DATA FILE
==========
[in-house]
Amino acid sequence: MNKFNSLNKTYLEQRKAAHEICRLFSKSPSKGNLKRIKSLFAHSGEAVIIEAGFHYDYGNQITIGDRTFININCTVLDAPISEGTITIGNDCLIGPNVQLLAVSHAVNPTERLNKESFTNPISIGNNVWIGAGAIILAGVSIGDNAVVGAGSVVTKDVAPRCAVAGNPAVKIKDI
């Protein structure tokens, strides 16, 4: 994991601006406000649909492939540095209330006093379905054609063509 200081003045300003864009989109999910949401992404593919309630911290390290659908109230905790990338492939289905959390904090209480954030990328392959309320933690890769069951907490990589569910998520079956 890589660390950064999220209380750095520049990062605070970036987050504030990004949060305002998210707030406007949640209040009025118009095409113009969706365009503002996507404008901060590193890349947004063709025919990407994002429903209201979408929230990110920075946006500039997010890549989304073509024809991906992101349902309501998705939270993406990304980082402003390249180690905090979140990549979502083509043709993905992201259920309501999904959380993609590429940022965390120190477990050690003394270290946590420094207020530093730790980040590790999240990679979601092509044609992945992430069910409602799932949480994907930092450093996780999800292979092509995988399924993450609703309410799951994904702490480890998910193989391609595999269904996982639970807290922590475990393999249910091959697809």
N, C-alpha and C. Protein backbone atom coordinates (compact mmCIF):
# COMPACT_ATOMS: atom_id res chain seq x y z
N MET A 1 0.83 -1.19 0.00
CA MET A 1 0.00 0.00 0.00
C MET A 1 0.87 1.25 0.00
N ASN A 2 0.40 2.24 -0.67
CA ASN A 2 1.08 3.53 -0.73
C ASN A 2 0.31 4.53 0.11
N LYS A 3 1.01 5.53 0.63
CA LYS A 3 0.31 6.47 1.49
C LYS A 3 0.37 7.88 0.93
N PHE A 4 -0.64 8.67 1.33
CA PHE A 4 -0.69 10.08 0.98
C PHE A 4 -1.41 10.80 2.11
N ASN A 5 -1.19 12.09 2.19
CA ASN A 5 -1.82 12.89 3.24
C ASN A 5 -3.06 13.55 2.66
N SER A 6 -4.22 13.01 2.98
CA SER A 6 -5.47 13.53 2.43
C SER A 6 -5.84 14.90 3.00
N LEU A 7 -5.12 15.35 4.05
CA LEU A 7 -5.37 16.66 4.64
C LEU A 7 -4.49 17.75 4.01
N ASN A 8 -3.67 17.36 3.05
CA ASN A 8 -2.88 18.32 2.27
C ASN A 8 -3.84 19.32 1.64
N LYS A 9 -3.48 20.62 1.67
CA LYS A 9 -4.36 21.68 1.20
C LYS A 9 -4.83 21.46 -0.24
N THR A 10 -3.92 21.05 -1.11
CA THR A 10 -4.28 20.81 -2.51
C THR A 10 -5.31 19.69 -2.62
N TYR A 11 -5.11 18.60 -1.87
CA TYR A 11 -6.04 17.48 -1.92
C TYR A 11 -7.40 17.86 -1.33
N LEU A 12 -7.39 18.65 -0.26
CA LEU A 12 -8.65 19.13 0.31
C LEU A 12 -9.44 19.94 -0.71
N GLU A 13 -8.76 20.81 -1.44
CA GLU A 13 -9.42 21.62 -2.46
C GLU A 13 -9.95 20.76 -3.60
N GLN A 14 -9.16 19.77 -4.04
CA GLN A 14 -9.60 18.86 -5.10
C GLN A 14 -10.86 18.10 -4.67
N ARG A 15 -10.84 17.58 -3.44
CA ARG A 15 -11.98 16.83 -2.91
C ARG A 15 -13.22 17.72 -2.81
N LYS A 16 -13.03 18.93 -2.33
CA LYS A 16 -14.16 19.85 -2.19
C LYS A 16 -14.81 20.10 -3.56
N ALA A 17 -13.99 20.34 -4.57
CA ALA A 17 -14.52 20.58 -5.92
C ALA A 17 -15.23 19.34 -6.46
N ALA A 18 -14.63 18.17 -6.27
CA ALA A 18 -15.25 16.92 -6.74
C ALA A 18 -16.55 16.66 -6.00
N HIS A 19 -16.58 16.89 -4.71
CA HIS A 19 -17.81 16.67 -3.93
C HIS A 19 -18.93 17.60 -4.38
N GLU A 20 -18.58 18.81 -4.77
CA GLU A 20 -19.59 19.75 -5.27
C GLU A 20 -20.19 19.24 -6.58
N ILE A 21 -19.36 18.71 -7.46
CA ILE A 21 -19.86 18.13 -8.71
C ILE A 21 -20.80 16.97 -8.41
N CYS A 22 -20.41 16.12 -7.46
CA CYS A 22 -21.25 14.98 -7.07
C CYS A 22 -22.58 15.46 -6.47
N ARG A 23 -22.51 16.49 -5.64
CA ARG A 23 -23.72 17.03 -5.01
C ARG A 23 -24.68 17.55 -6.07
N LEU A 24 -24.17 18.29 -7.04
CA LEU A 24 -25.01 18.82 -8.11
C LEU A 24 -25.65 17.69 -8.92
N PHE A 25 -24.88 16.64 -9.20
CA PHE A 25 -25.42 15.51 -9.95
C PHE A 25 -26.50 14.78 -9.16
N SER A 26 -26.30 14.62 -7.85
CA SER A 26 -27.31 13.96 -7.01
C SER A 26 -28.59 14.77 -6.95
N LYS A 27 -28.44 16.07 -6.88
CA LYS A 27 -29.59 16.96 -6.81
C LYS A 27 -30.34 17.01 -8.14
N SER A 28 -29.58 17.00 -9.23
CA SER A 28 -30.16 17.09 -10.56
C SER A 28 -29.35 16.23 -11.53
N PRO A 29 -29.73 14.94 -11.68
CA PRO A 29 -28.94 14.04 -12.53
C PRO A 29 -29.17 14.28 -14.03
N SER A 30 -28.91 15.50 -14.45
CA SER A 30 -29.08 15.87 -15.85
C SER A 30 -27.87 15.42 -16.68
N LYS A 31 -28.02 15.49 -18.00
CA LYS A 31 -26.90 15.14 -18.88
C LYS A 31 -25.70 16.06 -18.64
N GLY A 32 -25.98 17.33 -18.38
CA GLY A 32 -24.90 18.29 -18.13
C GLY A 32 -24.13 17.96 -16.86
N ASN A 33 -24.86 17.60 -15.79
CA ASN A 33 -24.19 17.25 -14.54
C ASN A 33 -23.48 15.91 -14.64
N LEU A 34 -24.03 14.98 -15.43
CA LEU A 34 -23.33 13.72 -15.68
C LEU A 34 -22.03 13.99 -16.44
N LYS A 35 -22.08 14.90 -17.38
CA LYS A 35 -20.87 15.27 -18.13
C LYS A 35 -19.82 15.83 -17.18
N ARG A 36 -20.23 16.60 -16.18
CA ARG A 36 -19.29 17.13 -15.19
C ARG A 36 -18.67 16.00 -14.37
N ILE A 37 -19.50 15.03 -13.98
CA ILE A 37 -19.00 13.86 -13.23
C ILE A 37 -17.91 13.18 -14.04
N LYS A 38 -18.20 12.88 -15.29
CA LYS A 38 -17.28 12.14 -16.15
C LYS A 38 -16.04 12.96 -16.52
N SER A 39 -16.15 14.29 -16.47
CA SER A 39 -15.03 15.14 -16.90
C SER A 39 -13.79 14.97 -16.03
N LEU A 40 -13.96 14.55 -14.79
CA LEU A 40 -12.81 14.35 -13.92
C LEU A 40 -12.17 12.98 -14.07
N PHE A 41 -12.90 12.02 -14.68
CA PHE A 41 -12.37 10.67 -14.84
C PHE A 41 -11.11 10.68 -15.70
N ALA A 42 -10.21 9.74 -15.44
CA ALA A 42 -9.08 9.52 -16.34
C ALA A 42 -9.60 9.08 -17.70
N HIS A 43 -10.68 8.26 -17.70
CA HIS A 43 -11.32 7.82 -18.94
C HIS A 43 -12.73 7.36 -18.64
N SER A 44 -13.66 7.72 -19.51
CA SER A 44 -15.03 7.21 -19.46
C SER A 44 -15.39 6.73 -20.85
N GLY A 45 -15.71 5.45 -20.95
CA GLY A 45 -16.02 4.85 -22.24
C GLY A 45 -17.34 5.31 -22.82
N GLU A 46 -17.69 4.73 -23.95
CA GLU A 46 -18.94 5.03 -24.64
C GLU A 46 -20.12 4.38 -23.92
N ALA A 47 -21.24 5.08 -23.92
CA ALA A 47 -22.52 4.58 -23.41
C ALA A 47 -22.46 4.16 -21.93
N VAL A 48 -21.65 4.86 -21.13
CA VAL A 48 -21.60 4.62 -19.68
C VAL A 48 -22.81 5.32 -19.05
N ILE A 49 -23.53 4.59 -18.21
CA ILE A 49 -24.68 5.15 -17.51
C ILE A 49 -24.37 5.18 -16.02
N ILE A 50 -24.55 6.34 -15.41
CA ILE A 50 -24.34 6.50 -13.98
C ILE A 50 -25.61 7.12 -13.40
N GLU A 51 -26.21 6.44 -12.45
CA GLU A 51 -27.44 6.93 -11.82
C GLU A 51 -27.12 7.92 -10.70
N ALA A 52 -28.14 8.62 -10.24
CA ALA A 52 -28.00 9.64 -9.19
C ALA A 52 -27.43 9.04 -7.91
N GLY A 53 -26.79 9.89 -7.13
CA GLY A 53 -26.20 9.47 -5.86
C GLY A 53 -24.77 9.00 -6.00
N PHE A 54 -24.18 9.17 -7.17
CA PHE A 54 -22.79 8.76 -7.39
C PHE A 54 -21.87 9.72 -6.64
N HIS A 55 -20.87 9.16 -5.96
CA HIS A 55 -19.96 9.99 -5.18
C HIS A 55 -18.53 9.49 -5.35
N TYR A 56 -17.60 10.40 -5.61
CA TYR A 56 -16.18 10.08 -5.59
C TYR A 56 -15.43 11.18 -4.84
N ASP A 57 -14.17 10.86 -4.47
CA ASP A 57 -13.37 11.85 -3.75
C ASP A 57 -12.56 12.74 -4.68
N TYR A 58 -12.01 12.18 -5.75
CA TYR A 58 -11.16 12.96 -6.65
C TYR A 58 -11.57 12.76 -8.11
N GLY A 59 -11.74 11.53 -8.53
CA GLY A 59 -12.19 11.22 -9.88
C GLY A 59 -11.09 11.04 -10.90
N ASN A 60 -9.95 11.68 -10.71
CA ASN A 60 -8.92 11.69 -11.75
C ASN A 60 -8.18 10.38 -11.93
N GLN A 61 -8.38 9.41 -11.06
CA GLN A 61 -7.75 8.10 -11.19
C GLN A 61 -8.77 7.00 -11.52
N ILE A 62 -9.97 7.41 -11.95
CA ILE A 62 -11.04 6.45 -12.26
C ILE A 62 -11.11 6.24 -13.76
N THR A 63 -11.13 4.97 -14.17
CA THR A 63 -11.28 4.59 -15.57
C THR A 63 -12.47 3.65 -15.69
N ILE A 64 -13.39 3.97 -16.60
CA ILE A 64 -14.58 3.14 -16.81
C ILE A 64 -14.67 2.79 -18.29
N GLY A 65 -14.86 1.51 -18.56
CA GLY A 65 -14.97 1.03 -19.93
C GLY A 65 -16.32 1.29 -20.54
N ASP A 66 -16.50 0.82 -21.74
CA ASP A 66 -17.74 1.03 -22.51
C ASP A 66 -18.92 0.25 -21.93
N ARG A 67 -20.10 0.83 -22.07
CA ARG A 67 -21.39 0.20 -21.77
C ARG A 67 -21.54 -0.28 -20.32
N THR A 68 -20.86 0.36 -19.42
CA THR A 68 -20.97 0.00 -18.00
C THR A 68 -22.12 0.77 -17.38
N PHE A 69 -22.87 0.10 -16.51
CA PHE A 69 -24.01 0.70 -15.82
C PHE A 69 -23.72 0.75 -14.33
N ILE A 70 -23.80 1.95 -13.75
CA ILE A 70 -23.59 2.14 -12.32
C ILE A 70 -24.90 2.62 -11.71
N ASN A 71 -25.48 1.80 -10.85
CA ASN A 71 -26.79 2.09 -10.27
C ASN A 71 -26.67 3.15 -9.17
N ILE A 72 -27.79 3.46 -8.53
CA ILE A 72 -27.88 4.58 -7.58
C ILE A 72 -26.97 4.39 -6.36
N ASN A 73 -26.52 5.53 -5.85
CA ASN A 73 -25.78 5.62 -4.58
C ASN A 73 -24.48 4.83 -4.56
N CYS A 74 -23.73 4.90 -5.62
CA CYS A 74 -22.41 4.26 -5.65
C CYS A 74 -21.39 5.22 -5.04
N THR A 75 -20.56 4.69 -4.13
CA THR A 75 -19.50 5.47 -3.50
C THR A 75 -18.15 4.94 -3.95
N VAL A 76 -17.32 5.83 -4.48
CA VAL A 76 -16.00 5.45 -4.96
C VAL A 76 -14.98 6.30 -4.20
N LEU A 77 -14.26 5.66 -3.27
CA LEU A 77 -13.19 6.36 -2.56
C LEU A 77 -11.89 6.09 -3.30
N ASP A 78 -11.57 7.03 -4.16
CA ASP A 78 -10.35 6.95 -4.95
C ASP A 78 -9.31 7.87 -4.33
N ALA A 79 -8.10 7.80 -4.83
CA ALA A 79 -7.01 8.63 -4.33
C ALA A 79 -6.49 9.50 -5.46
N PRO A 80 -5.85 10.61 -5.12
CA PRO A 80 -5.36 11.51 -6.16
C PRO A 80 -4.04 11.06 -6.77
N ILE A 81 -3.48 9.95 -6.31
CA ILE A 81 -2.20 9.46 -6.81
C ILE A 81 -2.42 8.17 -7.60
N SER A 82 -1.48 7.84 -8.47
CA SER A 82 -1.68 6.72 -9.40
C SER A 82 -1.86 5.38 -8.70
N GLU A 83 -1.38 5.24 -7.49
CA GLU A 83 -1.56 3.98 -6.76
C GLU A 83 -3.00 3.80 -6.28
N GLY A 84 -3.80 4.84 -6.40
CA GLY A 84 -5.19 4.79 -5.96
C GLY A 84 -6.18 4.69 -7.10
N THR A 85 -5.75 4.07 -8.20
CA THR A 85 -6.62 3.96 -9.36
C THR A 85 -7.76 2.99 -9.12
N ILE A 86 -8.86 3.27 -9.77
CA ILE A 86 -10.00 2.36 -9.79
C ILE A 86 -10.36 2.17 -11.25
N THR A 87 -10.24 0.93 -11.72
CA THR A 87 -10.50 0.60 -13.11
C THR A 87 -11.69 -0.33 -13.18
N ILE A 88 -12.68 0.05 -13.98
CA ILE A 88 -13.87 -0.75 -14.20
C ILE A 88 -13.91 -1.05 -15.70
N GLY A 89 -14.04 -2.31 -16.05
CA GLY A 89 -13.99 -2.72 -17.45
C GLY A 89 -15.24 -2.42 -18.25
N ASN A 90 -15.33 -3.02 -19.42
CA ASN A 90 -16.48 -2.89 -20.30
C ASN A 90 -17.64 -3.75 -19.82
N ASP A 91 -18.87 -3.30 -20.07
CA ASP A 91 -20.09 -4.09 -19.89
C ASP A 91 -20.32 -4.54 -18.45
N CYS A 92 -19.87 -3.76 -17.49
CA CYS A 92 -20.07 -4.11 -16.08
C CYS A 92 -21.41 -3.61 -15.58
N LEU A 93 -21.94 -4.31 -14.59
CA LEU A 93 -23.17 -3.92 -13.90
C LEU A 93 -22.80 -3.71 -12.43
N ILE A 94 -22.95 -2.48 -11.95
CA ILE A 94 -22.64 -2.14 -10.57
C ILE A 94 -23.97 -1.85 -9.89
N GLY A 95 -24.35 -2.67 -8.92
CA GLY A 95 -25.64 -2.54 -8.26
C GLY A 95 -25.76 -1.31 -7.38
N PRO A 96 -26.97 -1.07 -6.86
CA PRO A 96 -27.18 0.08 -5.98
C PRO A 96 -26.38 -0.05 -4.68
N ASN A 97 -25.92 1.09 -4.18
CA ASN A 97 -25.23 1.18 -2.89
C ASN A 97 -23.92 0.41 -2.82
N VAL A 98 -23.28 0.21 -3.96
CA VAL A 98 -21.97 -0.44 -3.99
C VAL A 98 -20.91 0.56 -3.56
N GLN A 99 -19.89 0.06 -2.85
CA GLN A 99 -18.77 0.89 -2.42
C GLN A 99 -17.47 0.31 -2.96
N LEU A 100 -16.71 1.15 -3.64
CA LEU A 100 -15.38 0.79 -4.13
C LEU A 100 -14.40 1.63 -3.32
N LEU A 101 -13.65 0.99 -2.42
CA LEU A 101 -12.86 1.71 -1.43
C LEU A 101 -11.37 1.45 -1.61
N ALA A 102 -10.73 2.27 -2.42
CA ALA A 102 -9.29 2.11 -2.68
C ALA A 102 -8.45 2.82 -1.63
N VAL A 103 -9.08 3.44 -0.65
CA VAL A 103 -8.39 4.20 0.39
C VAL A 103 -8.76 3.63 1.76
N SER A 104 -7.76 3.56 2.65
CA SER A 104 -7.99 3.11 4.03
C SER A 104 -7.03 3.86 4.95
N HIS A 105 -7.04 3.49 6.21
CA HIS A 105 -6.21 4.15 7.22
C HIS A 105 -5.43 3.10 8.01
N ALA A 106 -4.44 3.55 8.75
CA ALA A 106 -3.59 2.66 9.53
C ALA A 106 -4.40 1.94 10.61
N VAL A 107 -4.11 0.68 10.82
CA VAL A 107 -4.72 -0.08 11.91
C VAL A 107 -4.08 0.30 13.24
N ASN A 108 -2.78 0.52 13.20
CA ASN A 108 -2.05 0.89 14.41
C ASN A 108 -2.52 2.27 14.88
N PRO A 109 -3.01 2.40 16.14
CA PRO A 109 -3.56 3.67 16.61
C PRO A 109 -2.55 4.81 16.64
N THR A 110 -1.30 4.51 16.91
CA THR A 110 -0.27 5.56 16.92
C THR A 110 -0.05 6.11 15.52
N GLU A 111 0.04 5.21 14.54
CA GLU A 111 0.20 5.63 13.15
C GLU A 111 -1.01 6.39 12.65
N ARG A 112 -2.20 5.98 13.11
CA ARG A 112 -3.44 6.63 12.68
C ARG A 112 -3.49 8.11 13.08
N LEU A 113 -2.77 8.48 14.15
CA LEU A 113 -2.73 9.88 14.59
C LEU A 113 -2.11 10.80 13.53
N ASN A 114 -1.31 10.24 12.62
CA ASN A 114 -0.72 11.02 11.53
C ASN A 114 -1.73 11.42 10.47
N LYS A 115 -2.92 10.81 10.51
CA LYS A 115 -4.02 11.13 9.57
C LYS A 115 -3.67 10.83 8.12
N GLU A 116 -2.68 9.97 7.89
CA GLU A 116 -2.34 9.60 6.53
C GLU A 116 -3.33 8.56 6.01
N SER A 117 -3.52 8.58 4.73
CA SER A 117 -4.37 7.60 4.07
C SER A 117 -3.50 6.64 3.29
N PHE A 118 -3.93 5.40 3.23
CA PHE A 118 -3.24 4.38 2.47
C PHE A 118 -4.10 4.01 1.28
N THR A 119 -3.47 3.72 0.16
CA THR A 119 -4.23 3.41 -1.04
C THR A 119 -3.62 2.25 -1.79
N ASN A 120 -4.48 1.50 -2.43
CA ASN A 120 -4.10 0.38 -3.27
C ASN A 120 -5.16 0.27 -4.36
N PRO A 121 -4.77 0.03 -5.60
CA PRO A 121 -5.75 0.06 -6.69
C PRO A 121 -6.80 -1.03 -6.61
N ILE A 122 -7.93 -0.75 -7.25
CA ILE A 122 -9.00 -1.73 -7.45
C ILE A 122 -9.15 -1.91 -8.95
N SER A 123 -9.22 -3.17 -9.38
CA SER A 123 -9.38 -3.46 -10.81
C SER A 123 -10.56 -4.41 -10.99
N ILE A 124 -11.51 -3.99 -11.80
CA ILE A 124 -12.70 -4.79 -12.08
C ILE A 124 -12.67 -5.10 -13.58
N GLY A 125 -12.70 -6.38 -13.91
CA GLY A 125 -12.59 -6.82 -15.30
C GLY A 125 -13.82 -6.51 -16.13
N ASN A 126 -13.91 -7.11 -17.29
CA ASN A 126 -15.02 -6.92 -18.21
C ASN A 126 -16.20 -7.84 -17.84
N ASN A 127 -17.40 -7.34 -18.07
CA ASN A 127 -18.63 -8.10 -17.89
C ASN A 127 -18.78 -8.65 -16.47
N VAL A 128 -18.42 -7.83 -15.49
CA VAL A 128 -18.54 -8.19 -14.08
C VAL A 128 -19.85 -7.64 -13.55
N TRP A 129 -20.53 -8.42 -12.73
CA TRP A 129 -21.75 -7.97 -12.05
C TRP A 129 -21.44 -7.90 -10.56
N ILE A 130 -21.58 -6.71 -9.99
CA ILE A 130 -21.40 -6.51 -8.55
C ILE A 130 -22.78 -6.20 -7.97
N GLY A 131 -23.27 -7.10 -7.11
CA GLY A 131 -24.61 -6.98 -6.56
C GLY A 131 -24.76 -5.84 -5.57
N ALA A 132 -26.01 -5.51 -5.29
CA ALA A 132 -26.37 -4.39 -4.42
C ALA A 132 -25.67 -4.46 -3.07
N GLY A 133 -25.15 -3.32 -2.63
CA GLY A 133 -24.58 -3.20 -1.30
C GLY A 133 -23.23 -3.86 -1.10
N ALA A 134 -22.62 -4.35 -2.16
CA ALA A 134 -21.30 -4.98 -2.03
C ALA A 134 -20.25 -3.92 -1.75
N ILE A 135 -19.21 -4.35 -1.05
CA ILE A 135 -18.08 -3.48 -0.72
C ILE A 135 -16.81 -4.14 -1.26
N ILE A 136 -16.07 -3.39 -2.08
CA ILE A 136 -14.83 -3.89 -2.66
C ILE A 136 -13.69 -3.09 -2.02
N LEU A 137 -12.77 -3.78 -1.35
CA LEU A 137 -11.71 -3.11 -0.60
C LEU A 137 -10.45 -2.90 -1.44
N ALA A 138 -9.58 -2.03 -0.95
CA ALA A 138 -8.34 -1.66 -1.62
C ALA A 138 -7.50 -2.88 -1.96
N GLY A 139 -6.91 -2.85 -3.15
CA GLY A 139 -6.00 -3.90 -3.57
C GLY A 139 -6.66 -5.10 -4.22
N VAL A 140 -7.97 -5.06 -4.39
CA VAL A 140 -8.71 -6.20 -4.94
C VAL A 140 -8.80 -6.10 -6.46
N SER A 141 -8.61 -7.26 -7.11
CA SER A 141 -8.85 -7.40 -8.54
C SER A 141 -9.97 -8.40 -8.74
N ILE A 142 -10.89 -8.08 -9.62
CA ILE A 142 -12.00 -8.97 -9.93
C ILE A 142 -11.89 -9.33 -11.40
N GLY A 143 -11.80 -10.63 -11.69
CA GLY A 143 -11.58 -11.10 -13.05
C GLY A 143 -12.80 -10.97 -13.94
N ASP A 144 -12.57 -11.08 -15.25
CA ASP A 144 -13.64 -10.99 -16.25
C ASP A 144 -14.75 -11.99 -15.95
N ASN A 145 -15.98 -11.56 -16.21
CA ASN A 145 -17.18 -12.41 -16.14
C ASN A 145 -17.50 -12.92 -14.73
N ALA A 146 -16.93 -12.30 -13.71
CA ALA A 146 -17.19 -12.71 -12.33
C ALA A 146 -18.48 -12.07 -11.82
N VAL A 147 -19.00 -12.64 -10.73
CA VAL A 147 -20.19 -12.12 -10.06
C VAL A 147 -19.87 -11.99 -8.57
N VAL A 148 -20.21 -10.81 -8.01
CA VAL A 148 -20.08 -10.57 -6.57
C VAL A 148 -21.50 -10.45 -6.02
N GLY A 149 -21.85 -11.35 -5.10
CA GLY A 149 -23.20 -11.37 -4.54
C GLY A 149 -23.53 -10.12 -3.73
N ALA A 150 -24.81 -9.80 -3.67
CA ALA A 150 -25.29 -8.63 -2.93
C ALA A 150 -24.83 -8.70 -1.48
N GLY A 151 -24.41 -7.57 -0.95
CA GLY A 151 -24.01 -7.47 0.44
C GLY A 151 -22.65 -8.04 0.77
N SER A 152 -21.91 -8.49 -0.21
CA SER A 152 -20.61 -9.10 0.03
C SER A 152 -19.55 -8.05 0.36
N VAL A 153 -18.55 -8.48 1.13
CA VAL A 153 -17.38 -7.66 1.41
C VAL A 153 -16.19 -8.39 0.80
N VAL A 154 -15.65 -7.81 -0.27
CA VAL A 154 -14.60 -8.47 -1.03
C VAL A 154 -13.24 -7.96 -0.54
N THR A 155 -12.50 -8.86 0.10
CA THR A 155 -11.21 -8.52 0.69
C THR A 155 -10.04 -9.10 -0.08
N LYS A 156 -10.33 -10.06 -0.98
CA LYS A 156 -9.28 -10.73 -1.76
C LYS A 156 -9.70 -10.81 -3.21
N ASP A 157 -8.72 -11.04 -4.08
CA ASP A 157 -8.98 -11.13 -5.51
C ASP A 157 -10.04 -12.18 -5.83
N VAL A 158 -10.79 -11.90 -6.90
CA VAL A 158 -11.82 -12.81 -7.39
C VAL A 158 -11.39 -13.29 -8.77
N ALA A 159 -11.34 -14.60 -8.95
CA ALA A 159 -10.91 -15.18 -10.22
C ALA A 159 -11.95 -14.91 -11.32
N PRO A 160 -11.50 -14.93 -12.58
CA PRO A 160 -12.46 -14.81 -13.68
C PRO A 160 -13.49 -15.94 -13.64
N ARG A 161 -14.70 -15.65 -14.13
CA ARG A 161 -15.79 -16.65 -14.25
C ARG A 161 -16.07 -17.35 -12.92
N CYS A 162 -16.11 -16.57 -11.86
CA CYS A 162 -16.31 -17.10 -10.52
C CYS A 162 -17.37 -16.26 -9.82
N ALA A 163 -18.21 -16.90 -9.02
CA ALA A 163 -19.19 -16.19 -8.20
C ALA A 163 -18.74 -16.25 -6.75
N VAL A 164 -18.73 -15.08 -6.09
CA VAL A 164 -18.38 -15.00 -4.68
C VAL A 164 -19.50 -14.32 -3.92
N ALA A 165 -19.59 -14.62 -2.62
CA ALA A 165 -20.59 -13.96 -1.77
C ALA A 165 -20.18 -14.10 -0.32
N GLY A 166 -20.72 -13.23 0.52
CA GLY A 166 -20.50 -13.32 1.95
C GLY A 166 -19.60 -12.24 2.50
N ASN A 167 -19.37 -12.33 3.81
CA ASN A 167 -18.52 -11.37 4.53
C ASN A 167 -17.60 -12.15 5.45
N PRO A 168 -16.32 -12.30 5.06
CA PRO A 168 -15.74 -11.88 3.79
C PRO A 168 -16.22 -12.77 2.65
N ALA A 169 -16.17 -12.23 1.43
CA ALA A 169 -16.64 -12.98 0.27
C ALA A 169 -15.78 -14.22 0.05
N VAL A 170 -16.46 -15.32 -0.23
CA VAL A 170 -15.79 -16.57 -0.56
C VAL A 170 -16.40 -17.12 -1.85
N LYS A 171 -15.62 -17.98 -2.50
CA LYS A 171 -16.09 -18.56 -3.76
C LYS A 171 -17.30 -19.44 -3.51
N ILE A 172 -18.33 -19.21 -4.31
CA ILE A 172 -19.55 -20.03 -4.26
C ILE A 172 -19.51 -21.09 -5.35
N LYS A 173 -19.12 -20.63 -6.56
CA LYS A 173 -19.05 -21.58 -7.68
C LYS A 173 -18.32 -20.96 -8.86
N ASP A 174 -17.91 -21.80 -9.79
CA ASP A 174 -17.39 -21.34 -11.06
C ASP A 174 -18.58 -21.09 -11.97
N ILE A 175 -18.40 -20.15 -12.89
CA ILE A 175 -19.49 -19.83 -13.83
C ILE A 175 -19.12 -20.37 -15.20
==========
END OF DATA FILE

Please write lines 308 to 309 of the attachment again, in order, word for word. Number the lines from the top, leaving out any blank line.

C LEU A 101 -11.37 1.45 -1.61
N ALA A 102 -10.73 2.27 -2.42